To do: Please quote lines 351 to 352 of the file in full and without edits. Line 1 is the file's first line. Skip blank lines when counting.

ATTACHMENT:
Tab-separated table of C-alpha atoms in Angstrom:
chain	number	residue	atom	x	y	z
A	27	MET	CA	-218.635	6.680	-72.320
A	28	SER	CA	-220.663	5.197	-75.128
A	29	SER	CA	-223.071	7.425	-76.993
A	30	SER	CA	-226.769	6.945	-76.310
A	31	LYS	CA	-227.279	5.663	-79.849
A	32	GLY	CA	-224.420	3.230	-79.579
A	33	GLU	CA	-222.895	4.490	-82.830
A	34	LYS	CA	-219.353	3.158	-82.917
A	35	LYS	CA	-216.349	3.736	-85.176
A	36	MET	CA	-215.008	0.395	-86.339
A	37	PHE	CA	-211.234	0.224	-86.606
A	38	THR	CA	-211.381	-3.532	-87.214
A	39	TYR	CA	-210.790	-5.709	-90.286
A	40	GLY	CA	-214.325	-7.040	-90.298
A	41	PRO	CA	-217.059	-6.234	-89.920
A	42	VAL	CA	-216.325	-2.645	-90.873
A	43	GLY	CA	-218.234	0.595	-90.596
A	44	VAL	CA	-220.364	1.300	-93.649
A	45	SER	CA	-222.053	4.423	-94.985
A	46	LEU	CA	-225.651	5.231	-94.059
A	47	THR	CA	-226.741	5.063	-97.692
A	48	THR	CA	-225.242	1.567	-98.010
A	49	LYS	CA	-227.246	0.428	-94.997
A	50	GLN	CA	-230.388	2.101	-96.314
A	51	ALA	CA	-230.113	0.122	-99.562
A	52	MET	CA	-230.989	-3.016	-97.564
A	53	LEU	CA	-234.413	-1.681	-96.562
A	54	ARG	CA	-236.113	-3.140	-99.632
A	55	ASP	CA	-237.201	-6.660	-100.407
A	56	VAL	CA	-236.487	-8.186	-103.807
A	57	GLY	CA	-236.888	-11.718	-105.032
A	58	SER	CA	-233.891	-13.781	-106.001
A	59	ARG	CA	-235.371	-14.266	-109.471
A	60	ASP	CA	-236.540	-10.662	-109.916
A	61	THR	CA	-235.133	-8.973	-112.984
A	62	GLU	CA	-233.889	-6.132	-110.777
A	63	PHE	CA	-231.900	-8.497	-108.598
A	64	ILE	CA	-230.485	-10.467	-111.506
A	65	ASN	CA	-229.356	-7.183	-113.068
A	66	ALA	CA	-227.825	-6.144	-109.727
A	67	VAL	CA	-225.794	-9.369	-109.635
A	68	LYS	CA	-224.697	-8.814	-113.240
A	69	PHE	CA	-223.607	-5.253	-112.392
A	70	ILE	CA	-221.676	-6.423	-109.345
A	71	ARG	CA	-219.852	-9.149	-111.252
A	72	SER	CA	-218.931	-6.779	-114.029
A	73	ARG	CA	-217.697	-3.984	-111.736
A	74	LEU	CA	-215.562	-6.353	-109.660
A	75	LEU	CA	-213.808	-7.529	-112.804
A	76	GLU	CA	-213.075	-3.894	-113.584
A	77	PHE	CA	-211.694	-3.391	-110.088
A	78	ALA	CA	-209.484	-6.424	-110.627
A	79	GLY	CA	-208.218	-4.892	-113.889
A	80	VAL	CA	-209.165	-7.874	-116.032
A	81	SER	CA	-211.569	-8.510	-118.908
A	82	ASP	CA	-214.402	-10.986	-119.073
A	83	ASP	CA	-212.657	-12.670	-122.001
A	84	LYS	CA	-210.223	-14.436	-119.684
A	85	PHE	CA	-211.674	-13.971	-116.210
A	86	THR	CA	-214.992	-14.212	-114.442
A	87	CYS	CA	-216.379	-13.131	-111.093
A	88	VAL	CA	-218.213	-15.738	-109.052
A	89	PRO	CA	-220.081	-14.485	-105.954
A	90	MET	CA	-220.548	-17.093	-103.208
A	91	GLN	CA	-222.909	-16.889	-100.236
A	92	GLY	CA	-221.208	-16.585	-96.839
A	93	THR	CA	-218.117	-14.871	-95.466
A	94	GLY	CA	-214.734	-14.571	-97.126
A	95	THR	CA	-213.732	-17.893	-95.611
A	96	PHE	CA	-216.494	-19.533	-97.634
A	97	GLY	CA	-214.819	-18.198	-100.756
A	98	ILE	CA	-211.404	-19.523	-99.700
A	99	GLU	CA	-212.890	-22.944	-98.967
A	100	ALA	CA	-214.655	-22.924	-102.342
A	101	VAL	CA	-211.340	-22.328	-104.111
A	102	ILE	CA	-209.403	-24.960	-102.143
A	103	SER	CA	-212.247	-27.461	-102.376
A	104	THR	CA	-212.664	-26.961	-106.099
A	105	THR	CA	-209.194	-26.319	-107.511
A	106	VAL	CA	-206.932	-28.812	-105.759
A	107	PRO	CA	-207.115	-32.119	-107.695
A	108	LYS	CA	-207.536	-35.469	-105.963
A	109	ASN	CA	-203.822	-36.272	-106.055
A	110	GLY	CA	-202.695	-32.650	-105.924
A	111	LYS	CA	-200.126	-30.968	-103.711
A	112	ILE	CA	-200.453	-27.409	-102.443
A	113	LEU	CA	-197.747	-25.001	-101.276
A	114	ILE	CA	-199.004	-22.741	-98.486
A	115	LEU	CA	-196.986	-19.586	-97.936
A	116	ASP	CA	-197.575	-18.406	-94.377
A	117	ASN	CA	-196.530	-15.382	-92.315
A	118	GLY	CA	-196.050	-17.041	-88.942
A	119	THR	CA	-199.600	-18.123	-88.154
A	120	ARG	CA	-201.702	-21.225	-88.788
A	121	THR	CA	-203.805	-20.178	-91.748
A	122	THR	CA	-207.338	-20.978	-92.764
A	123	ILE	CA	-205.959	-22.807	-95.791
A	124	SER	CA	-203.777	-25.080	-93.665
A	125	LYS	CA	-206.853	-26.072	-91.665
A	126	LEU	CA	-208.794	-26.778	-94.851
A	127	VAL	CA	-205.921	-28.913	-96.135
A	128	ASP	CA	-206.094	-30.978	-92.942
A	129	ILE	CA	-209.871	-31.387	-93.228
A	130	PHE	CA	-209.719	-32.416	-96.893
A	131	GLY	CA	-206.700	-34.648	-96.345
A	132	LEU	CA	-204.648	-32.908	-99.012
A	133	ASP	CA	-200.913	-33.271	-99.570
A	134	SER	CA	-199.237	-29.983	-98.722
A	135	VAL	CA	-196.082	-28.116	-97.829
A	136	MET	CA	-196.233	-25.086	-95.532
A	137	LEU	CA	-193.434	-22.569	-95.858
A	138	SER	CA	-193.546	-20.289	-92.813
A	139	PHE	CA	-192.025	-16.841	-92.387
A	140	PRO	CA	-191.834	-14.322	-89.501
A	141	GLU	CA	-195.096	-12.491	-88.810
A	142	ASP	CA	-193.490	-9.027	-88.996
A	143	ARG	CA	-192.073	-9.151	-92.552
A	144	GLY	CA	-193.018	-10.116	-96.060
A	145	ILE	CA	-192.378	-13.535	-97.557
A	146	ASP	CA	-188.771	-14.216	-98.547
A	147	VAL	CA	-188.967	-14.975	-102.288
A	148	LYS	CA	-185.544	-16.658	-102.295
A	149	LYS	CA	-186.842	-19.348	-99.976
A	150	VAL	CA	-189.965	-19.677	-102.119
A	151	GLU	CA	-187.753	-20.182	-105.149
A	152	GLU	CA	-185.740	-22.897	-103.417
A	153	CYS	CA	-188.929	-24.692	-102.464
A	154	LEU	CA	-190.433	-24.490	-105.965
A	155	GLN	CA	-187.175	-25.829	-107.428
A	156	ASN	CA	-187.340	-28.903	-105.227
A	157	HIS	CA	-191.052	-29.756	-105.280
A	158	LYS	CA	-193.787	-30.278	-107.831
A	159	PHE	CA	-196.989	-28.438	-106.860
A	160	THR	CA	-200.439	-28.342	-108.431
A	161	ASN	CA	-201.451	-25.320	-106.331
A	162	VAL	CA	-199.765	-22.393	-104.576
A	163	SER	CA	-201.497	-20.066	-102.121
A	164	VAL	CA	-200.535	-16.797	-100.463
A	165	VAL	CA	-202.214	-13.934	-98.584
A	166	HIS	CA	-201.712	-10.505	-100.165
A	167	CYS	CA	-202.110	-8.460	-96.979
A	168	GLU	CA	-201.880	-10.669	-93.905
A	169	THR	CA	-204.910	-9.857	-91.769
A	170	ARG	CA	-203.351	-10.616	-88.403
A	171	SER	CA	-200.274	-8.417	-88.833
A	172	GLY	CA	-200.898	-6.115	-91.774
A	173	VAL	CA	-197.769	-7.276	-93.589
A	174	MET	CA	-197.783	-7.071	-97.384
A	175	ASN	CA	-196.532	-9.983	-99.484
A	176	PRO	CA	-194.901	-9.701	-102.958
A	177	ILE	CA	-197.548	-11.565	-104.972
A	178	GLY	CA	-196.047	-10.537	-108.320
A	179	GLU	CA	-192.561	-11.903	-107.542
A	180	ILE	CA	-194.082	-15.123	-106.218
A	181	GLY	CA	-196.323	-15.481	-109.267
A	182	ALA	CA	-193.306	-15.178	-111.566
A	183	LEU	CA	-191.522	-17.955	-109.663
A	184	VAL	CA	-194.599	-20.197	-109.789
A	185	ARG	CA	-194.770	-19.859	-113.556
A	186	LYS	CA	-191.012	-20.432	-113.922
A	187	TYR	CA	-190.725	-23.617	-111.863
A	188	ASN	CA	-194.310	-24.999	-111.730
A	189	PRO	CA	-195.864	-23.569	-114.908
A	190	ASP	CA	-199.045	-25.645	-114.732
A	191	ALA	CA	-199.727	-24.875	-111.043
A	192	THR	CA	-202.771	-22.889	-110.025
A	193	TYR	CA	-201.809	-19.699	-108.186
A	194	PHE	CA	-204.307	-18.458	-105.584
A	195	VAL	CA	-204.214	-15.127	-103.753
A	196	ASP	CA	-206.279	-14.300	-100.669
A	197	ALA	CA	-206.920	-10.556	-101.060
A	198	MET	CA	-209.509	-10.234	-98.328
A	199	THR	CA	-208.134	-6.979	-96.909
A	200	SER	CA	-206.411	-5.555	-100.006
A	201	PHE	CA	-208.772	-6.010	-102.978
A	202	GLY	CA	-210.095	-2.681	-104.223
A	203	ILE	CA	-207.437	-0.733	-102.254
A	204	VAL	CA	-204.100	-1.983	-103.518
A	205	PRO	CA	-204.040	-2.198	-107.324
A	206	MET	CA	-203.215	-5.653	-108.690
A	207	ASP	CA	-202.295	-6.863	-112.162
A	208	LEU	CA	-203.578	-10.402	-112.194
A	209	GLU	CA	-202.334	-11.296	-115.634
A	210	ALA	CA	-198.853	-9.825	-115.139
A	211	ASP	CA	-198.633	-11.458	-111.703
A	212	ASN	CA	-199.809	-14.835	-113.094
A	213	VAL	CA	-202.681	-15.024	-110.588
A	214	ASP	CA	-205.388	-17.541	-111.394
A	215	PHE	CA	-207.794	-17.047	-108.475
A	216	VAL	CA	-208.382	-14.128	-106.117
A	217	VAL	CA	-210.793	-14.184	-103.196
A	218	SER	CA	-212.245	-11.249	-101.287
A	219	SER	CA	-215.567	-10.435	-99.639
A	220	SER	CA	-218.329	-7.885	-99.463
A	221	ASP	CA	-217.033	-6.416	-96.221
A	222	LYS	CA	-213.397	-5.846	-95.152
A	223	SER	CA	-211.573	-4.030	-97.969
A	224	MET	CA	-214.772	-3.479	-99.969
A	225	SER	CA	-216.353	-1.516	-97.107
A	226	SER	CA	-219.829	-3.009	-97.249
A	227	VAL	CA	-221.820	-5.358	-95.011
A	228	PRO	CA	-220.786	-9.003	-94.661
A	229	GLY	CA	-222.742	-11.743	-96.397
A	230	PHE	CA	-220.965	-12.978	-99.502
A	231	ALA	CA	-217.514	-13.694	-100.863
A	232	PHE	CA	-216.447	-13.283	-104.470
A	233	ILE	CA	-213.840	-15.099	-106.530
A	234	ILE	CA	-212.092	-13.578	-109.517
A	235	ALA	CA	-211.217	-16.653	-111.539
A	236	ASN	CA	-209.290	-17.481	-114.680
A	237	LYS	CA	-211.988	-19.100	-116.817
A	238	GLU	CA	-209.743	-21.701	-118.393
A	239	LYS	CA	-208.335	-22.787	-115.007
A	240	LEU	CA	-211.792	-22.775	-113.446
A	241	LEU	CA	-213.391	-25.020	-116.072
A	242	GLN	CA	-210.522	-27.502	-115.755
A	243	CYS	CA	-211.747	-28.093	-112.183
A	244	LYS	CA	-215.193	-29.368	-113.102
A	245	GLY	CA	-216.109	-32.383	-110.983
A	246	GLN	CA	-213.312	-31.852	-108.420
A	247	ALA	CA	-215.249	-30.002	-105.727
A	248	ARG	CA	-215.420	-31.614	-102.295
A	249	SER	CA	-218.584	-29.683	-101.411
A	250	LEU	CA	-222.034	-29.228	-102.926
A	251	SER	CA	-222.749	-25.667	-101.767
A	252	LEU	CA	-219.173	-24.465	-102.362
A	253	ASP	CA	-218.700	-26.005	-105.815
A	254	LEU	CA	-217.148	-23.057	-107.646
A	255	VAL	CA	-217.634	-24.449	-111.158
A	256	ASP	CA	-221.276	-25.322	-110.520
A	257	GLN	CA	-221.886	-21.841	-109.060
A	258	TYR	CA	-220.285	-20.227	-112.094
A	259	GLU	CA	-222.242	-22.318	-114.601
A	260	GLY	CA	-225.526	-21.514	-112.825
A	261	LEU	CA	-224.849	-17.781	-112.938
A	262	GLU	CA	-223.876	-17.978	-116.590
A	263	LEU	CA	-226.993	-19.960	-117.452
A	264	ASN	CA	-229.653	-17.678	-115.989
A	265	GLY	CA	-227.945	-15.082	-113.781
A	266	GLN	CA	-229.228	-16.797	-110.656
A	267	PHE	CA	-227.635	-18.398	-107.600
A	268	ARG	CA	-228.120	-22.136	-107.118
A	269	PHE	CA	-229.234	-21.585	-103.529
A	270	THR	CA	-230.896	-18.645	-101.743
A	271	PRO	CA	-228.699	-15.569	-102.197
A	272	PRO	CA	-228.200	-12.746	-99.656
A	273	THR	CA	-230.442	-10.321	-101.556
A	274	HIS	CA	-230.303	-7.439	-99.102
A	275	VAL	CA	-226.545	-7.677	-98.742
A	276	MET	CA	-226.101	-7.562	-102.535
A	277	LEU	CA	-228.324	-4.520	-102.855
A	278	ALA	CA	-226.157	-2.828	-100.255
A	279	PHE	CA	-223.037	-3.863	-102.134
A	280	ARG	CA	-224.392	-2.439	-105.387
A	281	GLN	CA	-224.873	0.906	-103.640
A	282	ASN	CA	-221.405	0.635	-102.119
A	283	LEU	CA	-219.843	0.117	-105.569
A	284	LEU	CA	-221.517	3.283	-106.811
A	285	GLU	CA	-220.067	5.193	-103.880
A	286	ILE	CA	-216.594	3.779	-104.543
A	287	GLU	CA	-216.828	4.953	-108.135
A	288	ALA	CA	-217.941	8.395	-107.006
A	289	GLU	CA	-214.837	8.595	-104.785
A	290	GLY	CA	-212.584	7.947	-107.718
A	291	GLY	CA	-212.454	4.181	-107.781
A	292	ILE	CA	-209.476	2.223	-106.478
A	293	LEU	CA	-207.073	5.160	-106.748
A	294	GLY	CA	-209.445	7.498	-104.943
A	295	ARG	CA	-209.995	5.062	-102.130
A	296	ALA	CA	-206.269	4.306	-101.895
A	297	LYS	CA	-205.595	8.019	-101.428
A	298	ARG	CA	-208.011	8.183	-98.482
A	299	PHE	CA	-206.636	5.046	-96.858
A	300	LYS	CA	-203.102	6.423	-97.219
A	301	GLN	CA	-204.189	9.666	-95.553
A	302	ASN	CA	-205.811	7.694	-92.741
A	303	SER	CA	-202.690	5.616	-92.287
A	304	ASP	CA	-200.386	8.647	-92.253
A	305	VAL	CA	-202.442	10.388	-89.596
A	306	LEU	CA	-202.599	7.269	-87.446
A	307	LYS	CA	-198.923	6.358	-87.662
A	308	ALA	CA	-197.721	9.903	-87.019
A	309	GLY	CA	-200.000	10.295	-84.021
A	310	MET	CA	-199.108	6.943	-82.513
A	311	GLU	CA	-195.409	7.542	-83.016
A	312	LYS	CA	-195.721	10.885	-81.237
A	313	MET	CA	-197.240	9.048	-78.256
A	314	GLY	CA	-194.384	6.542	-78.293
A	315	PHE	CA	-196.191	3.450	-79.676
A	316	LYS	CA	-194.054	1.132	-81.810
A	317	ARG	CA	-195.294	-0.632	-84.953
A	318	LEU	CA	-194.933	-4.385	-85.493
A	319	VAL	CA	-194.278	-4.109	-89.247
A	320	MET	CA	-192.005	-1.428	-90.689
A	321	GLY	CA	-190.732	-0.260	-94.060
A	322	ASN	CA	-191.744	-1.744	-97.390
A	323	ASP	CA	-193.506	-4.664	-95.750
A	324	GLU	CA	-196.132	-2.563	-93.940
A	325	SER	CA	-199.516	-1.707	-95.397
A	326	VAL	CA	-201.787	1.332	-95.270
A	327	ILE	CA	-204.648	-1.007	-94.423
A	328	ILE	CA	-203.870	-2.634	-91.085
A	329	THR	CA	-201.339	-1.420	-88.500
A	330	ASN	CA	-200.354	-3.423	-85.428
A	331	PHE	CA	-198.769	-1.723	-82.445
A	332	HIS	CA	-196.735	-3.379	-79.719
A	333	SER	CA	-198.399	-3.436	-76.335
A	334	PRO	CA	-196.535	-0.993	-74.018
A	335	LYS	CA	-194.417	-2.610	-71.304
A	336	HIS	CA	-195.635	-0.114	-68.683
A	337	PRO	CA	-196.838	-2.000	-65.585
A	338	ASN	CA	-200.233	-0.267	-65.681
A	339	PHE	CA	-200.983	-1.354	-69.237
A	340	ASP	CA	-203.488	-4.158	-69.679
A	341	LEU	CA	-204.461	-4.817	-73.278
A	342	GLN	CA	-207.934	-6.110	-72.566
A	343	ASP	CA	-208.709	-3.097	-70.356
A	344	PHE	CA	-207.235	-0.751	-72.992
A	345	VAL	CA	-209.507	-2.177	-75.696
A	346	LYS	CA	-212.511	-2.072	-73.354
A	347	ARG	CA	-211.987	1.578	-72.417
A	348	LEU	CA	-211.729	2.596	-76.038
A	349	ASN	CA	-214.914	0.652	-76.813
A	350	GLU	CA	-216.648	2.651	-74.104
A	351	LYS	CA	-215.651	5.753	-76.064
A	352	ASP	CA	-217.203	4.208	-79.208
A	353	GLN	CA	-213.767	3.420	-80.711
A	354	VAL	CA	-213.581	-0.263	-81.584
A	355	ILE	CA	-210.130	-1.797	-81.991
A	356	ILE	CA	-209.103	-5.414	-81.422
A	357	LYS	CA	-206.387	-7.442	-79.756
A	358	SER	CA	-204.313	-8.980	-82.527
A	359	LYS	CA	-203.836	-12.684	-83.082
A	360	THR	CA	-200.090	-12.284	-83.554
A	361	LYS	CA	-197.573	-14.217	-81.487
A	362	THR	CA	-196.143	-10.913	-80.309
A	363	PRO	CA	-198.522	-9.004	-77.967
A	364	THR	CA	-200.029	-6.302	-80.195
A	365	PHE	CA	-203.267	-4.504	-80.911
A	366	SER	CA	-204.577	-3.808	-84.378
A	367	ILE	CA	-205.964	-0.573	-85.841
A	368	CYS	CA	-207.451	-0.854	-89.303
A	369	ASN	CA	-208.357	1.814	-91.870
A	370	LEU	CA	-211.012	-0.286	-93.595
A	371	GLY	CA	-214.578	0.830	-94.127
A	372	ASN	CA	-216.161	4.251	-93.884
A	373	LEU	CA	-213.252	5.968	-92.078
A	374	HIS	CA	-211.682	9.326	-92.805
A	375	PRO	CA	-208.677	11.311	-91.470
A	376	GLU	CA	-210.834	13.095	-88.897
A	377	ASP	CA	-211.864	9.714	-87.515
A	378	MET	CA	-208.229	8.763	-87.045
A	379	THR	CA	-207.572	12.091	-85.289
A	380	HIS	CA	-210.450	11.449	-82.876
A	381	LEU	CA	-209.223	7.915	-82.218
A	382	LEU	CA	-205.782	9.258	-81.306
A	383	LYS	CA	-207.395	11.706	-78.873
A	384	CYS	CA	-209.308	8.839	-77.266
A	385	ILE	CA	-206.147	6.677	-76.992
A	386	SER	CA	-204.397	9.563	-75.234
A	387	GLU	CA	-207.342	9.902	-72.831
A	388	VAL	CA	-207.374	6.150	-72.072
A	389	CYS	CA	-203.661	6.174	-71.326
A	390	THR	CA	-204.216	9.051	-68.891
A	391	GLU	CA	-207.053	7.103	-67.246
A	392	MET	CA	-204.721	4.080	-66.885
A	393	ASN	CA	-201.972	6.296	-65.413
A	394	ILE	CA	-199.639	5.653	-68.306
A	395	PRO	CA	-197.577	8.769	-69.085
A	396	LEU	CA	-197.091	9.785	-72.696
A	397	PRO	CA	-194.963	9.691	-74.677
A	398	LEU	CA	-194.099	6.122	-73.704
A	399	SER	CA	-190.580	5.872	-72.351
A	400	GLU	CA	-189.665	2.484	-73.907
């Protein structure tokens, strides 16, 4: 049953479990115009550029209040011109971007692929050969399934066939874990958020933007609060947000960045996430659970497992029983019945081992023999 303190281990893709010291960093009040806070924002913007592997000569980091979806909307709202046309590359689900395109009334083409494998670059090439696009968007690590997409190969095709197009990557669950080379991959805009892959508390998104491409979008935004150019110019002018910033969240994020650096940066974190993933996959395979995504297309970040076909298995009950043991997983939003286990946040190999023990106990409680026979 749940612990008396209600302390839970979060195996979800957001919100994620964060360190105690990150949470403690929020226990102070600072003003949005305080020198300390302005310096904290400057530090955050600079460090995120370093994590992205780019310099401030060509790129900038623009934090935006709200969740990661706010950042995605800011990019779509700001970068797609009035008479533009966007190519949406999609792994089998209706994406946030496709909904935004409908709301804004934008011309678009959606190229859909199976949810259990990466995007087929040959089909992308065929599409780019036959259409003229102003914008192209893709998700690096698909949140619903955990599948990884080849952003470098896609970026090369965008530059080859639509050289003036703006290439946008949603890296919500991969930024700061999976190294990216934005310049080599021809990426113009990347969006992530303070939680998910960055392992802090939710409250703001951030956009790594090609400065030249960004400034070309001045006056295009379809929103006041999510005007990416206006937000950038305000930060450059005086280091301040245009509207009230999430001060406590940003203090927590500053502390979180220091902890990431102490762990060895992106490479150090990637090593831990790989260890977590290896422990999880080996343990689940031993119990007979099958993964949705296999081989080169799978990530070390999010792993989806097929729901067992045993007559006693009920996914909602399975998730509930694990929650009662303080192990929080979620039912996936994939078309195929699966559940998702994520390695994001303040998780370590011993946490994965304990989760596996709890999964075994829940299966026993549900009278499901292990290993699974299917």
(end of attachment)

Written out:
A	375	PRO	CA	-208.677	11.311	-91.470
A	376	GLU	CA	-210.834	13.095	-88.897